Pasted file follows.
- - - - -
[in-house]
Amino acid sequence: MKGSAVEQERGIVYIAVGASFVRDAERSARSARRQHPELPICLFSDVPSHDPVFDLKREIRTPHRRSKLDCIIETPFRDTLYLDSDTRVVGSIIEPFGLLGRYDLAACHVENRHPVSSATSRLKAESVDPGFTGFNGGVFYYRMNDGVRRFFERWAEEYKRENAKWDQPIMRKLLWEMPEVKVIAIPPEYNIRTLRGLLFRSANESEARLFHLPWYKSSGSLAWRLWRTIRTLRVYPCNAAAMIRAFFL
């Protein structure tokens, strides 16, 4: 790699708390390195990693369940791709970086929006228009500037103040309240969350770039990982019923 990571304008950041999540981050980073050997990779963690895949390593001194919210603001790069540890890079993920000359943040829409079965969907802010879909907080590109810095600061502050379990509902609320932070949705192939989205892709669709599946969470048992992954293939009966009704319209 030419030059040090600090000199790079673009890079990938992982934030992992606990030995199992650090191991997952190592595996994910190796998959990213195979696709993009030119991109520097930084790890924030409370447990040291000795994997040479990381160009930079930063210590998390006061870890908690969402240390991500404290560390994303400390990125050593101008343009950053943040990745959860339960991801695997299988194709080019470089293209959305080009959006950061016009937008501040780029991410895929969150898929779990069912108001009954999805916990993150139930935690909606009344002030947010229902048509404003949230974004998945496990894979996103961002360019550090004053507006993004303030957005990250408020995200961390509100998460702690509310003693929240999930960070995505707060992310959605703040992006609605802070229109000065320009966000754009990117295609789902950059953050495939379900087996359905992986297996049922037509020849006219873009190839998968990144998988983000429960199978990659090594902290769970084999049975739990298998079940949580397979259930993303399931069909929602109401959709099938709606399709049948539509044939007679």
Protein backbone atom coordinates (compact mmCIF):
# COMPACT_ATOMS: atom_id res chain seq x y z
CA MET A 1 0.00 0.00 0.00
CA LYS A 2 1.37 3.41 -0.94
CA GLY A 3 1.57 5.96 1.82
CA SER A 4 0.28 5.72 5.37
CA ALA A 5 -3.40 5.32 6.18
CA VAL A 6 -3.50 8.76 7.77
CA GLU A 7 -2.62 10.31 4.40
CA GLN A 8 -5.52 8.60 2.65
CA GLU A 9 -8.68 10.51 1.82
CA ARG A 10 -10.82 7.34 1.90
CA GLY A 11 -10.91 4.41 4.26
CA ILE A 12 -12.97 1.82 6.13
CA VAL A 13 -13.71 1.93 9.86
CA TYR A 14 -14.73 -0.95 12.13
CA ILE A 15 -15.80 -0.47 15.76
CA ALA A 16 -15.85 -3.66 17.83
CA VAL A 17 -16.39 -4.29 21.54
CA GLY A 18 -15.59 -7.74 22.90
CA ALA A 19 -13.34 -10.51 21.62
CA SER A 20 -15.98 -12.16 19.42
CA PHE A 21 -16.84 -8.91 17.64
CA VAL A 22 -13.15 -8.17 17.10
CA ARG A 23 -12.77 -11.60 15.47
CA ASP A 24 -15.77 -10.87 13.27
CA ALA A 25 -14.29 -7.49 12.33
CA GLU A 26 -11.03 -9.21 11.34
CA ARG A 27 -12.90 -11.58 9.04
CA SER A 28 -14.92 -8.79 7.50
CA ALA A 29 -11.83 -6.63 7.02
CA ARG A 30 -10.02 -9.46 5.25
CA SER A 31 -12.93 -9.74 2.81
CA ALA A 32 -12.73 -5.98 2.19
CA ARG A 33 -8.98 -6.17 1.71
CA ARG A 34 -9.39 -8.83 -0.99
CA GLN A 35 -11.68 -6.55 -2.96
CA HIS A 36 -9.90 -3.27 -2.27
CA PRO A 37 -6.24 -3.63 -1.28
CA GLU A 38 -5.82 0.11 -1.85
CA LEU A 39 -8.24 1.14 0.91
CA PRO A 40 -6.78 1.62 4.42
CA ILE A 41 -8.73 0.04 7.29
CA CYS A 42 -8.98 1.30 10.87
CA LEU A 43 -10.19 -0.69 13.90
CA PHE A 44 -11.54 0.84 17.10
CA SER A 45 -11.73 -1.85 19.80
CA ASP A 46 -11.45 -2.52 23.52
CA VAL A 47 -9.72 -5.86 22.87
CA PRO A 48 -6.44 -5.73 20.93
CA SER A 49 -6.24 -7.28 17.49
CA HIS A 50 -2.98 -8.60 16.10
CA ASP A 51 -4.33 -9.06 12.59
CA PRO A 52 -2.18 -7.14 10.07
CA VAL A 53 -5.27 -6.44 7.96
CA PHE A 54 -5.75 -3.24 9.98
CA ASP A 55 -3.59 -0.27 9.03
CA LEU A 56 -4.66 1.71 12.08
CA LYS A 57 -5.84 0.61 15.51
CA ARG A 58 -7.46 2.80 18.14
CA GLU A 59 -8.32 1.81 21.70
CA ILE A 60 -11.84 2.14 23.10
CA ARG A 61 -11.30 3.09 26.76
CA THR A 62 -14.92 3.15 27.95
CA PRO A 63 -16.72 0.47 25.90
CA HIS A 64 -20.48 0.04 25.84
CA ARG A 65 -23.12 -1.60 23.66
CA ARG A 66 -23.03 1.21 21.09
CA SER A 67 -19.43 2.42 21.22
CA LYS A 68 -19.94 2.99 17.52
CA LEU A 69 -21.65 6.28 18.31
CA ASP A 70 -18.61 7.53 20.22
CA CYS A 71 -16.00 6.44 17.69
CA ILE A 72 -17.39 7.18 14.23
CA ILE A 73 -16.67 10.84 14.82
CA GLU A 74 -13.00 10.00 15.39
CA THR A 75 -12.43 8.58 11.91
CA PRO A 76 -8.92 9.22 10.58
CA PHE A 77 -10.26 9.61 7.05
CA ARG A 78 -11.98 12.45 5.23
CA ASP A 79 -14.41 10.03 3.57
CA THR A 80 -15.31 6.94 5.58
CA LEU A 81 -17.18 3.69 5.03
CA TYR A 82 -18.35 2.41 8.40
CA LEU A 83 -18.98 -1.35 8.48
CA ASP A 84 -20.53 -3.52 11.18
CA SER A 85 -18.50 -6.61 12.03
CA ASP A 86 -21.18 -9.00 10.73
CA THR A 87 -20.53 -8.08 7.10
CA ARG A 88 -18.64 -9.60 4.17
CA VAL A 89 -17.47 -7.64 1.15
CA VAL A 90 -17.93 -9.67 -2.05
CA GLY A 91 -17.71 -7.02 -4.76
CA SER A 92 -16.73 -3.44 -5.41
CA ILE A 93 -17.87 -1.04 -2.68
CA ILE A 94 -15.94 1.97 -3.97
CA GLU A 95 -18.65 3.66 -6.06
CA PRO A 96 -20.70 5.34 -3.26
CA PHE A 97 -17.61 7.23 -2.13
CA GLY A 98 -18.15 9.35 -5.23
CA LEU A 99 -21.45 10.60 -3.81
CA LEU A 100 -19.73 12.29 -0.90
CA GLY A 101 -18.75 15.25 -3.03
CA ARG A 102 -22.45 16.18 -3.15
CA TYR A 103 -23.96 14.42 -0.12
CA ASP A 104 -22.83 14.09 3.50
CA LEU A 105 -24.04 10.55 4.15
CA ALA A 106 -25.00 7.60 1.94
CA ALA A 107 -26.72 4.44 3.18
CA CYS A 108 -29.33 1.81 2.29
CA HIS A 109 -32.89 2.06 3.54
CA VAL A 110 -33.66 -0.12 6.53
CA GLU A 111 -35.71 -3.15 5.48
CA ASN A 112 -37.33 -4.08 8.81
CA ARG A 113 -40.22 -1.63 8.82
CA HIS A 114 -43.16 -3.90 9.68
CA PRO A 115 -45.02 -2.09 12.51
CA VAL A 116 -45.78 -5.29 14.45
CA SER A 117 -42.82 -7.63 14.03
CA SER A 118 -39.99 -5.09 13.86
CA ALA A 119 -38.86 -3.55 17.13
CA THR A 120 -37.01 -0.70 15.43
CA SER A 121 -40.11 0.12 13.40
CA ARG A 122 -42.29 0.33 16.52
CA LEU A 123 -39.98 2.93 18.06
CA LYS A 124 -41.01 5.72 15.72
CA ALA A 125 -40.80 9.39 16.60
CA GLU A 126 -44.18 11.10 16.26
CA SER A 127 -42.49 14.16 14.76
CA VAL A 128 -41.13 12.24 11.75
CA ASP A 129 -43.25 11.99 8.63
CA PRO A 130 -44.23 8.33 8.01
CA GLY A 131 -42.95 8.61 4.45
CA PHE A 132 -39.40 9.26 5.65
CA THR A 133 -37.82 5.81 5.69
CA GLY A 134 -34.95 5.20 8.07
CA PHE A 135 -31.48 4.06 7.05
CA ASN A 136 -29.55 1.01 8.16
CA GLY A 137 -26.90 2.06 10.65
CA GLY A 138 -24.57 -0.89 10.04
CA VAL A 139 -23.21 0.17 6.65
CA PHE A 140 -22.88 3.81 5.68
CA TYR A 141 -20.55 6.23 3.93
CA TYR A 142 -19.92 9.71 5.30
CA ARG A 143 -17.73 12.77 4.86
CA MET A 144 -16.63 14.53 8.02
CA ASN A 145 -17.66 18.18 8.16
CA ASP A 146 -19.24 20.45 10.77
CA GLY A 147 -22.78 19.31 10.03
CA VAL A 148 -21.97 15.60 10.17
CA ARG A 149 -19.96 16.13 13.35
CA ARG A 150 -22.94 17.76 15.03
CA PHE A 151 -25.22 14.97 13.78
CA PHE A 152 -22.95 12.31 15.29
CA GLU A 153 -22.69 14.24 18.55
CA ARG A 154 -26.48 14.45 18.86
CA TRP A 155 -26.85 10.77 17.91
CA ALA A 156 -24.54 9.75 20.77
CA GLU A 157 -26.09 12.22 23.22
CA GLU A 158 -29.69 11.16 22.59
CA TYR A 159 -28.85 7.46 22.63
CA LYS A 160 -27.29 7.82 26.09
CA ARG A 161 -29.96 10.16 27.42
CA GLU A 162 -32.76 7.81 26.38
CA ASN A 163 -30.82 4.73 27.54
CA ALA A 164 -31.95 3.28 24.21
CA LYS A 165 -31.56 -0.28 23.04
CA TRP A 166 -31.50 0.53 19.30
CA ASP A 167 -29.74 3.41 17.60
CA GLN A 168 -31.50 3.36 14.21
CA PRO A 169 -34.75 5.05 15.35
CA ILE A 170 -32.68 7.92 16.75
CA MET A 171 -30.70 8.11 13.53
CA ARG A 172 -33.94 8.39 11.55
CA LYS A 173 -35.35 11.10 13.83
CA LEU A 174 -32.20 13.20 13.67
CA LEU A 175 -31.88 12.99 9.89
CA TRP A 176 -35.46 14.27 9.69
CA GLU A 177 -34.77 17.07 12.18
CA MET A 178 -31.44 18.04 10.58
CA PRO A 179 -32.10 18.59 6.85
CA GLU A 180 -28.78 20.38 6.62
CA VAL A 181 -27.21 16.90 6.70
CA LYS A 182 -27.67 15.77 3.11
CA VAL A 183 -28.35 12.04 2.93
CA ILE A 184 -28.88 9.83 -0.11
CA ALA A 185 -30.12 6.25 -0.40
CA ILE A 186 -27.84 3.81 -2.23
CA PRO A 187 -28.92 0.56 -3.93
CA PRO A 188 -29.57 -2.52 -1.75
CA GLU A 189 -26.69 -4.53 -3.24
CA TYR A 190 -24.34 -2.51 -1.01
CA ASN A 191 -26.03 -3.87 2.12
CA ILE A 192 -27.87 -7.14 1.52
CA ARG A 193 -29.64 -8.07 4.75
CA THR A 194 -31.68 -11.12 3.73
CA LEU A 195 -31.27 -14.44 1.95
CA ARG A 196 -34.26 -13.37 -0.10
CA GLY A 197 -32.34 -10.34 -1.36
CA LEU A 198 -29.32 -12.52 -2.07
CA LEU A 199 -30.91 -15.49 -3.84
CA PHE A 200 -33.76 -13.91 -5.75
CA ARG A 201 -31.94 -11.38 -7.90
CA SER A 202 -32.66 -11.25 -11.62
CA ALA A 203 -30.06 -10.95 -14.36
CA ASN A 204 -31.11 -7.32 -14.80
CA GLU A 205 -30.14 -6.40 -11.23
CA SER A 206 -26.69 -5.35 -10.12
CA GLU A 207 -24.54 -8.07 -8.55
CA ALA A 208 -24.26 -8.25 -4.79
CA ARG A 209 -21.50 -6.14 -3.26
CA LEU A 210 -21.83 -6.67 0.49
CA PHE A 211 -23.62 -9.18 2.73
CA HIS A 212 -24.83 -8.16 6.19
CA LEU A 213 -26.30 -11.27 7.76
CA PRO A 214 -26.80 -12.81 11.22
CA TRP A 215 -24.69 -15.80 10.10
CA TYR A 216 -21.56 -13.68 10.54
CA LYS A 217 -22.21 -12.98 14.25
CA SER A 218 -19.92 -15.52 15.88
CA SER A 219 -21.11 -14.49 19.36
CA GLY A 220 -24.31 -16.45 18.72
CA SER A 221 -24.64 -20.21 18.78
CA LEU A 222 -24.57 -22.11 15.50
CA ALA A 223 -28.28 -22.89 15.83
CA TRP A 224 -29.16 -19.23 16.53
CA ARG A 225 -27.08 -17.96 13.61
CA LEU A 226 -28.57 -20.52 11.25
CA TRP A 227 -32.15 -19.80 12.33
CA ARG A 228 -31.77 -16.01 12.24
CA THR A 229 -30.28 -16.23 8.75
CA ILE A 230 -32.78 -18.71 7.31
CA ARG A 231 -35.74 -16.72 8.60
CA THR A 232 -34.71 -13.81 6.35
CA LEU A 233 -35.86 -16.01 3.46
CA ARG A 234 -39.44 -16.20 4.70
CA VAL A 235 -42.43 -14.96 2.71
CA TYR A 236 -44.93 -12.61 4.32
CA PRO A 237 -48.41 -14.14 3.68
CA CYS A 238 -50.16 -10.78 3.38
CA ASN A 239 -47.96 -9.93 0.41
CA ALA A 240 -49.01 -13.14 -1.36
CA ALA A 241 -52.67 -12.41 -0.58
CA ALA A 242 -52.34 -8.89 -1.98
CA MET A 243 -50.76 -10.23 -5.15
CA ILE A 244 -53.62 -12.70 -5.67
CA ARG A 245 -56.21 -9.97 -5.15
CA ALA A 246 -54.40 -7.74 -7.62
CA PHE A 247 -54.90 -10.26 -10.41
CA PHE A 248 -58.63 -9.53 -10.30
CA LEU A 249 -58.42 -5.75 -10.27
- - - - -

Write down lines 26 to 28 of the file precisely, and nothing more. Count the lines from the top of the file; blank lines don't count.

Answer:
CA PHE A 21 -16.84 -8.91 17.64
CA VAL A 22 -13.15 -8.17 17.10
CA ARG A 23 -12.77 -11.60 15.47